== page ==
Albany: Occupy The Farm Protesters Return For Peaceful Harvest
ALBANY (CBS SF) — ALBANY (CBS SF) — Occupy the Farm activists returned Saturday to a plot of agricultural land in Albany that’s owned by the University of California at Berkeley but they left without incident several hours later.
Anya Kamenskaya, a spokeswoman for the group, said protesters didn’t plan to re-occupy the Gill Tract and only wanted to be there a short time to harvest crops that they allege are being overgrown with weeds.
Kamenskaya said, “We’re weeding the crops here as fast as we can because UC is not taking care of them and plants are choked with weeds.”
Kamenskaya said about 75 activists entered the plot of land, which is located near the corner of Marin and San Pablo avenues, about 9:40 a.m. Saturday and about 50 people remained there as of noon.
UC Berkeley spokesman Dan Mogulof said university police issued a warning to the activists this morning but they left early Saturday afternoon “with no arrests, no confrontations and no damage to the research crops.”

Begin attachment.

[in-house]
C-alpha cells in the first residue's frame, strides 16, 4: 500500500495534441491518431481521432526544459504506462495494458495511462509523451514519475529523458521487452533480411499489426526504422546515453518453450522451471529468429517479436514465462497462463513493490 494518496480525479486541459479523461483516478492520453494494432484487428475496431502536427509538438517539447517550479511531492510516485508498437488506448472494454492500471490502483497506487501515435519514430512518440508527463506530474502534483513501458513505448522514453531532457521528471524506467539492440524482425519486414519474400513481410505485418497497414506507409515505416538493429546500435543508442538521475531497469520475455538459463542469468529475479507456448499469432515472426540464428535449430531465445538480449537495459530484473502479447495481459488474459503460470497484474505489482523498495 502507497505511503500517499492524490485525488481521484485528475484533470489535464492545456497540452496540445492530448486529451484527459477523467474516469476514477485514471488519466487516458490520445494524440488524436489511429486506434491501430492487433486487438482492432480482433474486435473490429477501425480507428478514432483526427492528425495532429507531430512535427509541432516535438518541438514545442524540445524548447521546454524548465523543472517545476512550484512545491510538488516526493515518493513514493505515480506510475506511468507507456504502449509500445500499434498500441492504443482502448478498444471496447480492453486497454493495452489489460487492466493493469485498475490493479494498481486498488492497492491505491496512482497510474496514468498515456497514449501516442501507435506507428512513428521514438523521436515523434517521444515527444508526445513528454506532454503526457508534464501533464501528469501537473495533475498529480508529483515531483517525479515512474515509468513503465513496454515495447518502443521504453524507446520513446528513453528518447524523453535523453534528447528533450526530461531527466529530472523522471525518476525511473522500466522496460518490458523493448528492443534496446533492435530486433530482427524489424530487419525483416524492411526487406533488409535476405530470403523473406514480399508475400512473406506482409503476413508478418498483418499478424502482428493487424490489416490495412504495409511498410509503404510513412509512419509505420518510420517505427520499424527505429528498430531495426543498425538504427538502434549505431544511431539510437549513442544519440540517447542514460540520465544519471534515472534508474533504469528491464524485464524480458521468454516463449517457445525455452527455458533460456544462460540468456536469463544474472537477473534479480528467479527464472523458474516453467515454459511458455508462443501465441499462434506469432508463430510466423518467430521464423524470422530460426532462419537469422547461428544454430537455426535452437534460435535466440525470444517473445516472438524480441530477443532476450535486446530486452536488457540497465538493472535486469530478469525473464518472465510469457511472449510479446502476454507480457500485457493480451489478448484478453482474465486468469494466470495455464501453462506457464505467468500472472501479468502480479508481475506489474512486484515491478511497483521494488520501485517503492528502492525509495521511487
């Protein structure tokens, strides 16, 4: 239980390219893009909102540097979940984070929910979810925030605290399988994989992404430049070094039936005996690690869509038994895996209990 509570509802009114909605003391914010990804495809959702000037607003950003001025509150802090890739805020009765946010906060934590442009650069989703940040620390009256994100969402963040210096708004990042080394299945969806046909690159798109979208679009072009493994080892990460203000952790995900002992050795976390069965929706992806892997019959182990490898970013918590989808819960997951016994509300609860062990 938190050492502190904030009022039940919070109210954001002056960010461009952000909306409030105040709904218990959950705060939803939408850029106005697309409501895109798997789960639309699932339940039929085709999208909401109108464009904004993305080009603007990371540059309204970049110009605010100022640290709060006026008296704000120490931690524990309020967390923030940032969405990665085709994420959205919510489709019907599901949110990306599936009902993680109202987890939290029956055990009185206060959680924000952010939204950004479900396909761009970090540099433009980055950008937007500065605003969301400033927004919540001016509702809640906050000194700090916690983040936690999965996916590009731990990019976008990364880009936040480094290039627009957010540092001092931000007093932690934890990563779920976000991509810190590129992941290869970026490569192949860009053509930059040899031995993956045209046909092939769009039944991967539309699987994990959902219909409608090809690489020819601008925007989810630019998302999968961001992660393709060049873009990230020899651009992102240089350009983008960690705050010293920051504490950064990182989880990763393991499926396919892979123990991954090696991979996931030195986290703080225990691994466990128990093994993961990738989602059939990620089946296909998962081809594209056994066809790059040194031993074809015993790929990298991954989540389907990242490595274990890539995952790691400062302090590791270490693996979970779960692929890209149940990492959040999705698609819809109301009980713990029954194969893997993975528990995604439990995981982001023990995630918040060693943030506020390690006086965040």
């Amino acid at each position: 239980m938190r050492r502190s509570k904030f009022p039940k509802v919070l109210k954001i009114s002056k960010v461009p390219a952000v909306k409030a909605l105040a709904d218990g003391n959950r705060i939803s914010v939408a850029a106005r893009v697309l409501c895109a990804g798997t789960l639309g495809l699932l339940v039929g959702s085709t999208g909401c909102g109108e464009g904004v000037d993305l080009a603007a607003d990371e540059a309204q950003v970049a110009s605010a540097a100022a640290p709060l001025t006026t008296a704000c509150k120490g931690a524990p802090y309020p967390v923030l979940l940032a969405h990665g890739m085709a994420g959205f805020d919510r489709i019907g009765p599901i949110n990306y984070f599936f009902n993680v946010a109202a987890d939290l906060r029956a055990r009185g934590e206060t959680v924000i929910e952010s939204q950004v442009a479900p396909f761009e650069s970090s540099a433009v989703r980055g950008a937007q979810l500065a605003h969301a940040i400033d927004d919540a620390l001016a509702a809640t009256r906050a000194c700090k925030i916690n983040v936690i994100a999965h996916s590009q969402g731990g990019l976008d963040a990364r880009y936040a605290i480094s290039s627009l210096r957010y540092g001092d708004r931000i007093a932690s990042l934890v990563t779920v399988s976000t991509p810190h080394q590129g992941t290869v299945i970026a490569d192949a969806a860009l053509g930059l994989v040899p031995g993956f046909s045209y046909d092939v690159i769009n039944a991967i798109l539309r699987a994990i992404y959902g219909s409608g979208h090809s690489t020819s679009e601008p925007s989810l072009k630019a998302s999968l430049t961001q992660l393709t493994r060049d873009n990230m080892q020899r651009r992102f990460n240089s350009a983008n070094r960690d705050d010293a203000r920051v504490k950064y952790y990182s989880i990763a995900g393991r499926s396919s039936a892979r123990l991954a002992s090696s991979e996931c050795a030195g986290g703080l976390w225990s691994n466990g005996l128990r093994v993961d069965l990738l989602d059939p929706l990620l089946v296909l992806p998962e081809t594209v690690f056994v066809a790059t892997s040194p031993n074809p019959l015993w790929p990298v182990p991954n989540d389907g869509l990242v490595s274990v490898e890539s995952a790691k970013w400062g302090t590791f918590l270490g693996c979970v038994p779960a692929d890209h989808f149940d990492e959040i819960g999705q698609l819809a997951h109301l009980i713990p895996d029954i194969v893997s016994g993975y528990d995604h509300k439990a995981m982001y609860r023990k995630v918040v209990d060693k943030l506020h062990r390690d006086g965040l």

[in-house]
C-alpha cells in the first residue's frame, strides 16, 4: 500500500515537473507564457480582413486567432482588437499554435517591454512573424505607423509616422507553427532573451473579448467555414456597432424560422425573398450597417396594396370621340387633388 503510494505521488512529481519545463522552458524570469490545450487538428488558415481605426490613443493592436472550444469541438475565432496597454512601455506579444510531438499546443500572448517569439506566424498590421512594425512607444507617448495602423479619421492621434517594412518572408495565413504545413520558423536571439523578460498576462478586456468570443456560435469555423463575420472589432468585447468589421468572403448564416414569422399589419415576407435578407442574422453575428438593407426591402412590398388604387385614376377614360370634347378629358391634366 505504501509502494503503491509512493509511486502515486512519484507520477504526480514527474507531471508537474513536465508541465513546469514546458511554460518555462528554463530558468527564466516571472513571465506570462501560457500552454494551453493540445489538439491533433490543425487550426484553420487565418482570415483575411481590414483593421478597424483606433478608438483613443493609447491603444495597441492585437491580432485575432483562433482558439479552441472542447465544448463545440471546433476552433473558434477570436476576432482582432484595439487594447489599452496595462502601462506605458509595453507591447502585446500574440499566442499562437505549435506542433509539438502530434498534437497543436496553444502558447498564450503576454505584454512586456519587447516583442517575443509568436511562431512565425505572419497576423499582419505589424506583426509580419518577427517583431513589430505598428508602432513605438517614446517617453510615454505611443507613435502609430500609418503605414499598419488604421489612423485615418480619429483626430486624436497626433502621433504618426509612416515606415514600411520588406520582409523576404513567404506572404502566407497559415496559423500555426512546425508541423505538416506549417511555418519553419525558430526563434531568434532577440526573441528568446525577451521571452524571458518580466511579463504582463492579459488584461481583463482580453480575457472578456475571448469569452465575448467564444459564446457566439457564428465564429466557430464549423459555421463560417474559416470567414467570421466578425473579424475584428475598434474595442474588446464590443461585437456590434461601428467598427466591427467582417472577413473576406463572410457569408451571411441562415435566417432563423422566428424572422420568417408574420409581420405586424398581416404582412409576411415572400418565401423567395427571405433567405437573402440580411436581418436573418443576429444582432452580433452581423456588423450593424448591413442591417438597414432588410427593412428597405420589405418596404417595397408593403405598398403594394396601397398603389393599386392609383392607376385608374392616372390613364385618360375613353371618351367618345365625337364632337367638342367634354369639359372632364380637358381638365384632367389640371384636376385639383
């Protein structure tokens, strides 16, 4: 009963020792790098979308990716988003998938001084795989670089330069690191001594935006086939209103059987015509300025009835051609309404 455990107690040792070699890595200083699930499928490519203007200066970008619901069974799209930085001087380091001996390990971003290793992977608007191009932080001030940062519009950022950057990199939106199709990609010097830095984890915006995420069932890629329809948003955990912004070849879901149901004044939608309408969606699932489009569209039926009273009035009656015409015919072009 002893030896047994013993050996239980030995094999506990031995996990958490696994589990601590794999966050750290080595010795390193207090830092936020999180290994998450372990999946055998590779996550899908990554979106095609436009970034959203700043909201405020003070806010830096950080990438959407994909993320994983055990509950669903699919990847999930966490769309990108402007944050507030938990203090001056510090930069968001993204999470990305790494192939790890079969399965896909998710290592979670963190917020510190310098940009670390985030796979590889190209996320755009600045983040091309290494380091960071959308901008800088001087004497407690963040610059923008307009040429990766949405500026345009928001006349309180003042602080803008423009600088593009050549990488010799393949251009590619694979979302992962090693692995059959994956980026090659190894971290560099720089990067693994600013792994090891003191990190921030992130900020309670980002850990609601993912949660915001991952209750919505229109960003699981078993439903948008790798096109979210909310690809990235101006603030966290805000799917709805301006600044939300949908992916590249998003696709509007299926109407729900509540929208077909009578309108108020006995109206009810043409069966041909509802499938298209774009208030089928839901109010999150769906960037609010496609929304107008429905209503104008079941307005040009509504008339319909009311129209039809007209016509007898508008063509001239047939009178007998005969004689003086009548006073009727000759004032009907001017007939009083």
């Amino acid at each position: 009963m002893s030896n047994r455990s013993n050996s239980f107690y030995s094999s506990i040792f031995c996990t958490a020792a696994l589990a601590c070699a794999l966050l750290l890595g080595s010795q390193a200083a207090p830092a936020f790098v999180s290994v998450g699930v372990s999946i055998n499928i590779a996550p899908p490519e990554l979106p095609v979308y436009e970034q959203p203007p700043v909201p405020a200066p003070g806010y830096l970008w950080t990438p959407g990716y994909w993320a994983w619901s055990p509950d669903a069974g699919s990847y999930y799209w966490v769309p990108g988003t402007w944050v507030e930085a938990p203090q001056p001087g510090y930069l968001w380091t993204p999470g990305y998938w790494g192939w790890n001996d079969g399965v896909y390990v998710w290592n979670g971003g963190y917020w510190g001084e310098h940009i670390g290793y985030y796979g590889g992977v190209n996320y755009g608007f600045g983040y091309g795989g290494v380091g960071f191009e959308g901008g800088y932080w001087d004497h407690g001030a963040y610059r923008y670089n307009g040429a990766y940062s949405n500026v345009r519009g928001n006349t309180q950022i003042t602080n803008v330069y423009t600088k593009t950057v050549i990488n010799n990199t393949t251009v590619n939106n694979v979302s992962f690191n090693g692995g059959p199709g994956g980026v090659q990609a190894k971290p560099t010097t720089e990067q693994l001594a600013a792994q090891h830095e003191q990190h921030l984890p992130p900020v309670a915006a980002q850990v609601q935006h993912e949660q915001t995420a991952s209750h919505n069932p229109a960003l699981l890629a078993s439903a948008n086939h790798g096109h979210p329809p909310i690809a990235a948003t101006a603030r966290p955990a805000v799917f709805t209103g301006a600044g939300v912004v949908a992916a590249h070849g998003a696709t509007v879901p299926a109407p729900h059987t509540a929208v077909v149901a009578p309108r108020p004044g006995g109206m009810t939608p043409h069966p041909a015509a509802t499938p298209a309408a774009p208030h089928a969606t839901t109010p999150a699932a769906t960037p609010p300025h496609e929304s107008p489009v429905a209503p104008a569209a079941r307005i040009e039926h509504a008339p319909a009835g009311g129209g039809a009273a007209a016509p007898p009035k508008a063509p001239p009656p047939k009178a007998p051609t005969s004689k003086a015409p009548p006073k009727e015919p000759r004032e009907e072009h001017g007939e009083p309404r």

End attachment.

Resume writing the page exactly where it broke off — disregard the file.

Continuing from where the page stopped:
Occupy the Farm activists began an action at the plot of land on April 22, which is Earth Day, to protest development plans by UC Berkeley and the city of Albany.
The protesters alleged that UC planned to replace the current agricultural land with commercial, recreational and open space.
But university officials said the existing agricultural fields would continue to be used as an open-air laboratory by the students and faculty of the College of Natural Resources for agricultural research.
They said the parcel of land slated for development is to the south of the Gill Tract, at Monroe Street and San Pablo Avenue. That land hasn’t been farmed since World War II, according to the university.
The protest ended on May 14 when UC police arrested nine protesters.
Kamenskaya said Occupy the Farm activists returned to the Gill Tract today because they were upset that UC and Albany officials were planning an invitation-only harvesting party at the site. The party was canceled on Thursday after protesters learned about it and it was publicized, she said.
“It was entirely secret because UC and the city of Albany didn’t publicize it,” Kamenskaya said.
Kamenskaya said Occupy the Farm activists will mobilize again on Monday night, when the Albany City Council will holed another public hearing on development plans for the area near the Gill Tract.
She said activists will hold a rally at 6 p.m. Monday and the council meeting is scheduled to begin at 7:30 p.m.
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